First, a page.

eResearch is an uncommon professional term. Thus this page will describe what a Director of eResearch does and the three most substantive impacts of my tenure at Monash University.
In 2010 I was recruited into the newly reconstituted Monash eResearch Centre (MeRC) to provide vision and administrative know-how. eResearch, now commonly referred to as digital research infrastructure, is about enabling researcher-led technology. The Centre was Monash University’s strategic initiative to increase research performance by establishing a world-leading environment underpinned by digital research infrastructure. A decade later, the University’s growth in research rankings was among the top three globally. The Centre’s institutional and national activities have grown by $1m per year, and the Centre is now globally renowned.
In practice, the Centre is the trusted custodian of the Institution’s computing fuel for research (processing power, enduring data & digital transformation capability). I have pioneered an operating model that achieves flat-lined expenditure and very high user satisfaction, despite a sustained 75-85% CAGR demand in consumption growth. It has over 2000 users / Chief Investigators, and these users provide for an estimated 100,000 other researchers. It is ISO9001 certified, centred primarily on operating DevOps shared services, alignment with the institutional ecosystem and delivering co-designed projects.
As Deputy Director, my primary roles are driving vision, direct responsibility for half the initiatives (the fabric for digital infrastructure, cloud and the research data lifecycle strategies), coaching our next generation of leaders, implementing digital and data governance, and the Centre’s financial accountability.
Innovation requires an innovative culture and engaging with innovative partners. The following partnerships have transformed the University...
Established a globally renowned engineering centre
I pioneered the transition of cloud & HPC into the data processing era, developing and re-training staff on the journey. I positioned team members for leadership roles in the national and international communities. We developed a global brand; for example, “Nectar / Monash was the first to push HPC and GPUs on OpenStack. Whereas Monash started with OpenStack and then did HPC, Cambridge has done it vice-versa” – Cambridge University, 2019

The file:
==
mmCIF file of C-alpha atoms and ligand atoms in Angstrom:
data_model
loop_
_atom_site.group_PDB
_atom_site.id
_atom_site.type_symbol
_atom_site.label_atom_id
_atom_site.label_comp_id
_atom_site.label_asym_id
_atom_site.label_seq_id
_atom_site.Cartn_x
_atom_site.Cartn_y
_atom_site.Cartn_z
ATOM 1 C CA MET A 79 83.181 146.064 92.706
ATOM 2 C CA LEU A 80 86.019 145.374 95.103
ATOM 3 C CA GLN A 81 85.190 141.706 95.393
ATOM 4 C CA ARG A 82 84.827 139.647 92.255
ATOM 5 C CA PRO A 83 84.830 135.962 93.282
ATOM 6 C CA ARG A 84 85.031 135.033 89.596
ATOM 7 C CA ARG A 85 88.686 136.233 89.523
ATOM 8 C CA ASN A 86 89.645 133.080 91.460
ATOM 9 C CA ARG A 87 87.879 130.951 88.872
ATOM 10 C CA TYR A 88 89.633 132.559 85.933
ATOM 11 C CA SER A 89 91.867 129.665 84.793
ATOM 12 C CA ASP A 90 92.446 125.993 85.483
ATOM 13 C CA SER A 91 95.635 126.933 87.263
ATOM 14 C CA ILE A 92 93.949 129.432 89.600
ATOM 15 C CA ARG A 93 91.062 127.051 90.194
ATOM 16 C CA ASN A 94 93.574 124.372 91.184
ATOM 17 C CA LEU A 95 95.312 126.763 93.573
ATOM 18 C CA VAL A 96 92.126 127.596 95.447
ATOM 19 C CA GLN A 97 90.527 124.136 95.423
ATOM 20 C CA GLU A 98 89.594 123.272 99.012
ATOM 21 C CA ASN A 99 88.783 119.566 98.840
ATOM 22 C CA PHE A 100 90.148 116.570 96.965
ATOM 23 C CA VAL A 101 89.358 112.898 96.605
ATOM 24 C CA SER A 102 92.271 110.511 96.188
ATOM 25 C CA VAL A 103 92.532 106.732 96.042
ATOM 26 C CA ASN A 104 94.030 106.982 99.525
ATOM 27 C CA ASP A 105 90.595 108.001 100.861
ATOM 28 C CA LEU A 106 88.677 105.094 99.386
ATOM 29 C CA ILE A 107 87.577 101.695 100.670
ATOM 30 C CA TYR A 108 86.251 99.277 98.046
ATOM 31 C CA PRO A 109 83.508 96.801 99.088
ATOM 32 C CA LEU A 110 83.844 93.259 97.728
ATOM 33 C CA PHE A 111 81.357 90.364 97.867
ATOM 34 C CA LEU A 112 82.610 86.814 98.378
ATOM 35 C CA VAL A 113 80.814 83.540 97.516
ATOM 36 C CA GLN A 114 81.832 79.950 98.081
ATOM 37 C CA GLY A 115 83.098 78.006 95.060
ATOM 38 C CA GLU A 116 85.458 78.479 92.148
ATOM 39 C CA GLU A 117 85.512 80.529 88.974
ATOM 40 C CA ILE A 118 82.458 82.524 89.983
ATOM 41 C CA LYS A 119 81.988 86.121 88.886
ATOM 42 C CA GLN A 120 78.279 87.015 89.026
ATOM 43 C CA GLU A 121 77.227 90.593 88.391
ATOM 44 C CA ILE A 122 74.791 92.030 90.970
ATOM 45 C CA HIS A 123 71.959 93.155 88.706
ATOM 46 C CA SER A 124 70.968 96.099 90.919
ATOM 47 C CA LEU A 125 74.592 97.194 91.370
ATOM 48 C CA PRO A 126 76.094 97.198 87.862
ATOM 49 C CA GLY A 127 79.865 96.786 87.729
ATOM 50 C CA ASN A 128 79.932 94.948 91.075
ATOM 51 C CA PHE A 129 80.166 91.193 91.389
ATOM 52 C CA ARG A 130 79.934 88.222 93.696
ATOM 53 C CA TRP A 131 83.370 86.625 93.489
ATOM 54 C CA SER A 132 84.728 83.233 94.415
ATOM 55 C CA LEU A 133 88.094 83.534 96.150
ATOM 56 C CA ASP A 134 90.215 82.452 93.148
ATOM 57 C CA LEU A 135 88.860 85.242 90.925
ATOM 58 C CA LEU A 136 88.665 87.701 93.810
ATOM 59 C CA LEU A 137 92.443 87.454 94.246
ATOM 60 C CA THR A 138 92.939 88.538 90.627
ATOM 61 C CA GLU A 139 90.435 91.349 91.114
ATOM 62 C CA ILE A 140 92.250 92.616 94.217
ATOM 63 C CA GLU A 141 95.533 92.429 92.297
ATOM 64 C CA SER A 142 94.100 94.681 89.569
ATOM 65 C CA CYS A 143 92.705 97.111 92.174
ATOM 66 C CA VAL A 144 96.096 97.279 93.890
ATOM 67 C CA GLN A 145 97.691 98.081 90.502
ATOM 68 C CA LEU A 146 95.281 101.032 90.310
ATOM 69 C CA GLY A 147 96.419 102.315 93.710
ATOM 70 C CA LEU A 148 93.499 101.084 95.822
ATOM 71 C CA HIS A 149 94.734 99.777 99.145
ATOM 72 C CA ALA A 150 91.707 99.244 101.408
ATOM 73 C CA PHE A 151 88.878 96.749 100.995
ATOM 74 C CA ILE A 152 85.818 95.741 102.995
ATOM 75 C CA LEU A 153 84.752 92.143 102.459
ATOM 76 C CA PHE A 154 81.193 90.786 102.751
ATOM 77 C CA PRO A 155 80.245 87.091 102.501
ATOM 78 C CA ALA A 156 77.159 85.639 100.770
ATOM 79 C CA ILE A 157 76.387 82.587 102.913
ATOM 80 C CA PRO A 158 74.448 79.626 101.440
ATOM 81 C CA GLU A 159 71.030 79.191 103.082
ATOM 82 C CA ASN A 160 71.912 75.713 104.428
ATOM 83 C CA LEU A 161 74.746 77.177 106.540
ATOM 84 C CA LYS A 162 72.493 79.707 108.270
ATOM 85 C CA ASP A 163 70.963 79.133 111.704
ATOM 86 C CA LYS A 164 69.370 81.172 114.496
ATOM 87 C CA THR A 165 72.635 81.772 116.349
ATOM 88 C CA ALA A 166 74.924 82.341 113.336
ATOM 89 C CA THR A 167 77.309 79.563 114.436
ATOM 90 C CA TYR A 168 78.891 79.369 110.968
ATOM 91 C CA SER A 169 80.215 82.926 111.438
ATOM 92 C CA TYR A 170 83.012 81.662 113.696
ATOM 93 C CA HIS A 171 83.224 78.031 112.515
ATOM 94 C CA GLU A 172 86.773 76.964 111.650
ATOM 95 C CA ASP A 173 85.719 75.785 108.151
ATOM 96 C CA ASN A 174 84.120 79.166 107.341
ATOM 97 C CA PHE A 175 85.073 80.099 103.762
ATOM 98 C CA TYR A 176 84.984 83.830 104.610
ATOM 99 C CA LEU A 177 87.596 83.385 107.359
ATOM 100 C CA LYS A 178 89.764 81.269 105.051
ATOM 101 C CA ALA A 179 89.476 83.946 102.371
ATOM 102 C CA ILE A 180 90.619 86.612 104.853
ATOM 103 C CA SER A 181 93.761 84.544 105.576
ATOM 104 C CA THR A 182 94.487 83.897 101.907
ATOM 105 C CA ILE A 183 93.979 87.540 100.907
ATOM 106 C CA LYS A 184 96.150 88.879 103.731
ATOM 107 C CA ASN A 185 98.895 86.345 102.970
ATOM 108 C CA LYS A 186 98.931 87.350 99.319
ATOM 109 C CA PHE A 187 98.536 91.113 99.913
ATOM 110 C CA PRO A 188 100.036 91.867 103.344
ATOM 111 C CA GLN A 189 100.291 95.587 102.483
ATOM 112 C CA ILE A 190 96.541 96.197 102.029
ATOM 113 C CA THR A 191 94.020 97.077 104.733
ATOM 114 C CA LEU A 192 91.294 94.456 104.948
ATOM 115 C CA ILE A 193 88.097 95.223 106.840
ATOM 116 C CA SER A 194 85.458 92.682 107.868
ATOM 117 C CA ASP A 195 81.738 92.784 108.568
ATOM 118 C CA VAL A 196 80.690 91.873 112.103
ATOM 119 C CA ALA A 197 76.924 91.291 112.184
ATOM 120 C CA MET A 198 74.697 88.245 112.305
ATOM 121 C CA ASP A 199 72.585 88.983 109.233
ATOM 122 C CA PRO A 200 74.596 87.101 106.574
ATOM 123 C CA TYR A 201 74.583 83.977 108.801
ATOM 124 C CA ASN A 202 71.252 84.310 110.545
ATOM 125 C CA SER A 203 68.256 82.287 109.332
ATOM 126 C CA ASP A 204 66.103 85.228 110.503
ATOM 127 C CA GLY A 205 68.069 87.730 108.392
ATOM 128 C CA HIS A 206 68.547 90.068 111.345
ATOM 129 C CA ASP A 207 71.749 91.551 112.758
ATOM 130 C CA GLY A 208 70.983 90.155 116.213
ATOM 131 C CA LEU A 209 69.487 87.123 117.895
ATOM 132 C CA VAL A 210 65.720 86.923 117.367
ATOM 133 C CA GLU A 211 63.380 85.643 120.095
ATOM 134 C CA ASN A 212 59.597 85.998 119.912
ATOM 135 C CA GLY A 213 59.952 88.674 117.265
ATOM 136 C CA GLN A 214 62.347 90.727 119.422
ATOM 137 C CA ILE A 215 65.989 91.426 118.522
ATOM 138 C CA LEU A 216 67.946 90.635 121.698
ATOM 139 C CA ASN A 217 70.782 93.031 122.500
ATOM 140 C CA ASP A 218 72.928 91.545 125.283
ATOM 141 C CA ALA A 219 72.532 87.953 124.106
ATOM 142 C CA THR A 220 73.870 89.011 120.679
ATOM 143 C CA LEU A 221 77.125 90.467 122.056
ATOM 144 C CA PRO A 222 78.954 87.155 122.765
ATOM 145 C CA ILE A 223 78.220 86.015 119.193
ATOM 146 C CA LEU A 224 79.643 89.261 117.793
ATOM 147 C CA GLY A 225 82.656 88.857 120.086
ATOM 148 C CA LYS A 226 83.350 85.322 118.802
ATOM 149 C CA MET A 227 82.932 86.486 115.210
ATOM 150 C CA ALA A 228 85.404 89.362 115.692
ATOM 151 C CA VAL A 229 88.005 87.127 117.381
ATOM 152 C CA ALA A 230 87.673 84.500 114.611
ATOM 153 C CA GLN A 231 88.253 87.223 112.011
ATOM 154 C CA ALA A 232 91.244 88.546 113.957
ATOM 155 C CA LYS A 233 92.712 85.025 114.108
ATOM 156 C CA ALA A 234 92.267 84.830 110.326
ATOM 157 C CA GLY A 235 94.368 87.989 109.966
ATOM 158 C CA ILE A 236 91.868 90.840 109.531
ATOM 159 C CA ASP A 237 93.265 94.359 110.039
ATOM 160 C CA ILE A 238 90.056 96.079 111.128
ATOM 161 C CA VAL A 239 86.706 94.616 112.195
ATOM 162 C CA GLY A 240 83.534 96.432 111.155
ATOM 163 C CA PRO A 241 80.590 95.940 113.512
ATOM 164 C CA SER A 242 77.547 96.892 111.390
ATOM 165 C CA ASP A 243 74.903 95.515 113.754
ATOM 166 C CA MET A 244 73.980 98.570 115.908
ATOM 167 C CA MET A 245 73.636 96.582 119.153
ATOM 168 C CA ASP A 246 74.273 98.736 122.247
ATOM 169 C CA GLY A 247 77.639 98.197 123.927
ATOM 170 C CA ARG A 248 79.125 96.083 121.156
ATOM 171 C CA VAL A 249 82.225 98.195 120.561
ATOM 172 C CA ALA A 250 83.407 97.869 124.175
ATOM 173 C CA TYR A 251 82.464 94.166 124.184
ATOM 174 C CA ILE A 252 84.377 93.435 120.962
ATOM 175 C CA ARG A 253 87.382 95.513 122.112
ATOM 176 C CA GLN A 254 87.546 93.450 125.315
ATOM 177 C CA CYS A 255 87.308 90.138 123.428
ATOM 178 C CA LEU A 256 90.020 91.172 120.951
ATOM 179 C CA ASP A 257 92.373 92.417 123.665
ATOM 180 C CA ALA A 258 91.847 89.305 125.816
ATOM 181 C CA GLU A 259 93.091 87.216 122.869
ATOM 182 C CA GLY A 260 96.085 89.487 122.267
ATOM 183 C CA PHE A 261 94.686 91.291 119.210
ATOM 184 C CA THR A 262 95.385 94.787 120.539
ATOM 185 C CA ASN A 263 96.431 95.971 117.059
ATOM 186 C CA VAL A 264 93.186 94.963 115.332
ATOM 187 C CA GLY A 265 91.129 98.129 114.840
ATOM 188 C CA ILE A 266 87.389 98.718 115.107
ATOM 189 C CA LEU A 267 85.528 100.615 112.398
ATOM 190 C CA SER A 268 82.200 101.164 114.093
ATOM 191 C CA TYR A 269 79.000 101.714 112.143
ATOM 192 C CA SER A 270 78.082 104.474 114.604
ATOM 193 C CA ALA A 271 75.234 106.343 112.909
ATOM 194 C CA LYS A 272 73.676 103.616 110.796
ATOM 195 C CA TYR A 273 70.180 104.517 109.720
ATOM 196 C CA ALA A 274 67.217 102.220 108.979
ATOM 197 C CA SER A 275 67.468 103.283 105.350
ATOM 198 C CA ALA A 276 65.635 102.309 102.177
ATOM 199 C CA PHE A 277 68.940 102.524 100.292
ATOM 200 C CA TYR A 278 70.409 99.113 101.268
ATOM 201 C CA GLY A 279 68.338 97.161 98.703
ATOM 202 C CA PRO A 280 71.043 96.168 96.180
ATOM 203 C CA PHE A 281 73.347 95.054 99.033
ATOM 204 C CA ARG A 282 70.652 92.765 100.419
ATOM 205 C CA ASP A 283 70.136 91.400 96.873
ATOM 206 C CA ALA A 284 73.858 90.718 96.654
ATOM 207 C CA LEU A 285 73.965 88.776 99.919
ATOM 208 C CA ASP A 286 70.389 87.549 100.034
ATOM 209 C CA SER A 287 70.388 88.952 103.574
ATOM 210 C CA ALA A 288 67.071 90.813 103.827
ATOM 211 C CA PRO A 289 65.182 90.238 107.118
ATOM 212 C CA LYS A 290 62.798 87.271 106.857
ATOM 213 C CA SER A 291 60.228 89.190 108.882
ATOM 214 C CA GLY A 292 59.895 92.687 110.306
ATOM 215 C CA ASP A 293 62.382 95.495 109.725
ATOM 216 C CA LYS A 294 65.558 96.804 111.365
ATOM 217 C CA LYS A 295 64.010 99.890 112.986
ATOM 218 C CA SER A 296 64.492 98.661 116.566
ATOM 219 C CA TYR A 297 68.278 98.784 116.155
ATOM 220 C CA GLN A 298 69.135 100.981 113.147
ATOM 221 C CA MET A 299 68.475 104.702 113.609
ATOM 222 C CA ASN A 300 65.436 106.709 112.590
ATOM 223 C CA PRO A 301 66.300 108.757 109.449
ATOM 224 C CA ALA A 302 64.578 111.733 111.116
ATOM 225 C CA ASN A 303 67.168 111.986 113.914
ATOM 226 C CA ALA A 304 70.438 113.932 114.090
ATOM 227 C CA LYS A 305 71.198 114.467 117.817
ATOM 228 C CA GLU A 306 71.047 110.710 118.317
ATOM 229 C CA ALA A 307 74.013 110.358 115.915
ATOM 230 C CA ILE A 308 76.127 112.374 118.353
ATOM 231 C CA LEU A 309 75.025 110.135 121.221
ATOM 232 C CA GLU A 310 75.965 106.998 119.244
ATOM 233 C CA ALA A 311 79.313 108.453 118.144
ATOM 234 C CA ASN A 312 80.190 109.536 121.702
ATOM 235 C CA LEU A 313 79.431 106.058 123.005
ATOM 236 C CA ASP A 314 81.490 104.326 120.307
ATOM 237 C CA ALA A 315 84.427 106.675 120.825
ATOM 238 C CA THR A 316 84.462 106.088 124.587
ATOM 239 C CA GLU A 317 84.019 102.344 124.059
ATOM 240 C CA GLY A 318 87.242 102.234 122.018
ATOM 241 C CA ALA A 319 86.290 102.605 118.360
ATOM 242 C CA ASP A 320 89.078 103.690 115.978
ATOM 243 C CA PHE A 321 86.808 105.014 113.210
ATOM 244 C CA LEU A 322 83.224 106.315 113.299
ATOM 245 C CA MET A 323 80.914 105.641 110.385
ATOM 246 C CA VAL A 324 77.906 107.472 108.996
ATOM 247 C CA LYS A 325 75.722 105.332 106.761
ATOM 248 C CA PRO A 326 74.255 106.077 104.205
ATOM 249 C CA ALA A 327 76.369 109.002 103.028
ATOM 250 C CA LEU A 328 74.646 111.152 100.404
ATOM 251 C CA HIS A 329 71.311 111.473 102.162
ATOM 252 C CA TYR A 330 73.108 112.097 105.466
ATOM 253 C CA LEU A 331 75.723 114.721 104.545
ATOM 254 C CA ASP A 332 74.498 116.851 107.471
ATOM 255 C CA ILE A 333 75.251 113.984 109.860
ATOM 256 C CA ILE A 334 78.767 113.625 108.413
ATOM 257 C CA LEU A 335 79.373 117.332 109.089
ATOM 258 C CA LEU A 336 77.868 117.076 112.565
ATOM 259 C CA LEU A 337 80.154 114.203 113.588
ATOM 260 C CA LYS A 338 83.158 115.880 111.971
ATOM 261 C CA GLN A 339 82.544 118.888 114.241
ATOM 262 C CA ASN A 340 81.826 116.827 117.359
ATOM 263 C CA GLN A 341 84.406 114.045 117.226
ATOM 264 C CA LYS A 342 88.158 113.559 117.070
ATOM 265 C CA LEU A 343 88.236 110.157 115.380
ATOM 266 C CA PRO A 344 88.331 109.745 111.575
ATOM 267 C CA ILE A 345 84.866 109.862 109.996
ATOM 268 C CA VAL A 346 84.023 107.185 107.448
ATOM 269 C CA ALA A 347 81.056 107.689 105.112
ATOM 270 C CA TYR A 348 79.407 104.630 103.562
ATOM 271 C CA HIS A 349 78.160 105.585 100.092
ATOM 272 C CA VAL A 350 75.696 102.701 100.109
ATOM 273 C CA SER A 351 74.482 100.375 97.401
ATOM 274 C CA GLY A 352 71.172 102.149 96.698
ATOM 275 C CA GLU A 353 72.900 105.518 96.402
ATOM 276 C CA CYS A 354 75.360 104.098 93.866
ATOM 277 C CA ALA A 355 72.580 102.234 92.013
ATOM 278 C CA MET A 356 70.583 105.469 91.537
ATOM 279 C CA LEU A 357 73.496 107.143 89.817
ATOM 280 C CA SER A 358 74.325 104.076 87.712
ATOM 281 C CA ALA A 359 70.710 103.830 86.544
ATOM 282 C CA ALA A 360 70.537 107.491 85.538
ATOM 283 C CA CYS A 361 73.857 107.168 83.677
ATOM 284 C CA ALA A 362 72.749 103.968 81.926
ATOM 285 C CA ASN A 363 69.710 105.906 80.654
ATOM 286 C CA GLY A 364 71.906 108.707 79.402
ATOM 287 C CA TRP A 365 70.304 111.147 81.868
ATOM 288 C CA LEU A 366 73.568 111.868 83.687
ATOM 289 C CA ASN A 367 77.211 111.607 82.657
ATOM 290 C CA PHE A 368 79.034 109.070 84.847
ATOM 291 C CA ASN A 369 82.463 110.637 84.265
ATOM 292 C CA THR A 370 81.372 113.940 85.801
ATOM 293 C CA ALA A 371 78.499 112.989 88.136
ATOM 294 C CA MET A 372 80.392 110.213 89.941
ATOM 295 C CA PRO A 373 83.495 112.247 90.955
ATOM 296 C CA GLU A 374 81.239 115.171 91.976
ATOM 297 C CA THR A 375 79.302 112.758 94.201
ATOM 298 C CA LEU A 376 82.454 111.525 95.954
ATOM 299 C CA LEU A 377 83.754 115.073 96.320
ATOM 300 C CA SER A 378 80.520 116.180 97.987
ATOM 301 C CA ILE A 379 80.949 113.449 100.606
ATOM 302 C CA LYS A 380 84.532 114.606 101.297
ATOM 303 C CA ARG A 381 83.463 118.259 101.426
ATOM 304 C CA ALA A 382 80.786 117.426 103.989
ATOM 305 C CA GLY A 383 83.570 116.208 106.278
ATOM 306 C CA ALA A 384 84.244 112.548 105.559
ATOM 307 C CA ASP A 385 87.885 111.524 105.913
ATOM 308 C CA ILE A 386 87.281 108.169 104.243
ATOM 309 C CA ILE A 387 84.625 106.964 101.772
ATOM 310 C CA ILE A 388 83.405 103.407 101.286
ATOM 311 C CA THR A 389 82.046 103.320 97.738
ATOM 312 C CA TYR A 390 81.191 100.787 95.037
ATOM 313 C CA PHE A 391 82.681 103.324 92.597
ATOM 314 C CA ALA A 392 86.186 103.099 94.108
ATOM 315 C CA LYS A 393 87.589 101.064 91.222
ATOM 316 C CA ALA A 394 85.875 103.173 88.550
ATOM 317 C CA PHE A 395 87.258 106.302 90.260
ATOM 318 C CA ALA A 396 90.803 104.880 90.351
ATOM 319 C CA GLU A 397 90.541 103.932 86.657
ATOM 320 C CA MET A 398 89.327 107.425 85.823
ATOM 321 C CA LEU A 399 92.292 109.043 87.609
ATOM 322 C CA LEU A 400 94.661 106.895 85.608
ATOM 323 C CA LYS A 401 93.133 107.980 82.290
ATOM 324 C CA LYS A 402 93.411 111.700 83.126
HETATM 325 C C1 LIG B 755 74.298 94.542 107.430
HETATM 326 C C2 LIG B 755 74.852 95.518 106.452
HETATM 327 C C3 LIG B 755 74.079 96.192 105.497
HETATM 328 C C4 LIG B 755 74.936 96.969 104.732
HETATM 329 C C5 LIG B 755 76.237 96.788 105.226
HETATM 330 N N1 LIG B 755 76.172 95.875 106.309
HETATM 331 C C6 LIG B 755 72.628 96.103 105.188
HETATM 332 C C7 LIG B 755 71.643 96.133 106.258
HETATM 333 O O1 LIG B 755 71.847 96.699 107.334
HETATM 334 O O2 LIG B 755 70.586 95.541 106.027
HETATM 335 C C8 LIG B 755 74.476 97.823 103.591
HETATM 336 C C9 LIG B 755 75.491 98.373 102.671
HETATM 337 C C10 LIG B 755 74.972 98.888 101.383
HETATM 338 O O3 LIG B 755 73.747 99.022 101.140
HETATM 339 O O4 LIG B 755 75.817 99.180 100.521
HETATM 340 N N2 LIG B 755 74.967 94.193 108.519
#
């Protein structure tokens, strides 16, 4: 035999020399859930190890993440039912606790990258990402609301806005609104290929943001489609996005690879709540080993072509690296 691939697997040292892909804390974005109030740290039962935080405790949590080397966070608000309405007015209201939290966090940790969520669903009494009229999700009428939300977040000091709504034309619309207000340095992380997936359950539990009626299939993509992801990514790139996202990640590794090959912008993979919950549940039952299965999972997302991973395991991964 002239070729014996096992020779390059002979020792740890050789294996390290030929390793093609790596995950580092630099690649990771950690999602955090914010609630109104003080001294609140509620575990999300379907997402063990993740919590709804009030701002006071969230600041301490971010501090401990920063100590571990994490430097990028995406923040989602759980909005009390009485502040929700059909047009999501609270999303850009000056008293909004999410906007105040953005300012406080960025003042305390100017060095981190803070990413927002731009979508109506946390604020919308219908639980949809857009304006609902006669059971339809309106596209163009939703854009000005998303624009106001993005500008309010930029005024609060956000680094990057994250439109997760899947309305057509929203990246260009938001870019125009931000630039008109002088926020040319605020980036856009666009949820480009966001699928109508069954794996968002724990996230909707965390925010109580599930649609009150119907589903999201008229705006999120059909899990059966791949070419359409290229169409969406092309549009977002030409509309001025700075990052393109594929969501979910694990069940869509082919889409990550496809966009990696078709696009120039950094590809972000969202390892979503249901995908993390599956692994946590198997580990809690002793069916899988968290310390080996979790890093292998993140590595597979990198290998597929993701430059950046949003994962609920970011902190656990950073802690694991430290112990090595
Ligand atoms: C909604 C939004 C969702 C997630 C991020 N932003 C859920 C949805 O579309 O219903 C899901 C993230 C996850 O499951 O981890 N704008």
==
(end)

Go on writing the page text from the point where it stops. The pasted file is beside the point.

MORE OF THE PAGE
I positioned the Centre as an early adopter of Mellanox’s ConnectX NICs, based on a technology (RDMA) that dominated the HPC market but was largely unknown to general computing. We produced the global first reference implementation of ConnectX for societally relevant use cases, launching at OpenStack Summit Tokyo 2015. By 2019 ConnectX is 70% of market share (for NICs above 10GbE).
Being one of Australia’s top universities, my obligatory “biggest” story is building the southern hemisphere’s largest Ceph storage cluster, 2016. However, my “proudest” account is when the ARDC partnership re-invented how clouds, security, machine learning, data science and AI make solving grand challenges easier, 2021.
Scaling out cybersecurity and data governance to 1000s of applications
I partnered with our CISO and the Australian global start-up Bugcrowd on a crowdsourced approach to identifying vulnerabilities in our ecosystem of hundreds of advanced research-led digital systems. I introduced scalable business processes to incentivise researchers to participate and respond to these vulnerabilities proactively. Case Study: Monash University Leverages Bugcrowd for improved security visibility and continuous assurance, 2021.
I subsequently partnered with Nvidia and the ARDC to explore the role of DPUs and AI in cybersecurity. Our approach has always been frictionless and zero-trust. However, the technologies and processes need to evolve as the risk tolerance tightens. Else the friction will increase. In this partnership, we use the research sector as a microcosm of a connected society to explore the transition to security everywhere.
The amount of cybersecurity work to satisfy emerging best practices for the typical IT use case will limit a researcher’s liberty to collaborate. Distributing that work adds the substantive and scalable resource for more emergent and democratised ways to connect. It lowers the need for researchers to change their software due to increasing cybersecurity needs and decreases the percentage of precious computational resources (CPUs and GPUs) used for security. However, these technologies are not yet mainstream (let alone GA’d), and part of my role is to drive us all there!
Changing IT culture - pioneering DevOps beyond cloud teams
In collaboration with Red Hat, I pioneered the adoption of Ceph (software-defined storage) to contend with the breadth in heterogeneity and scale of storage needs. It drove a transition in our capabilities towards a DevOps methodology for deployment and continuous improvement for storage. We ultimately won RedHat’s storage client of the year award in 2017.
In partnership with the University’s networking team and Cumulus Networks (acquired by Mellanox and then Nvidia), I pioneered DevOps adoption by our and the broader Institution’s networking capability. Accolades include the early adoption of Cumulus and accelerating Web-Scale adoption.
However, from a researcher’s lens, pioneering DevOps adoption in high-performance computing facilities has made the most significant impact. We bought the cloud and HPC worlds together at Supercomputing 2016 and my team made substantial contributions to the adoption of OpenStack for scientific research, 2016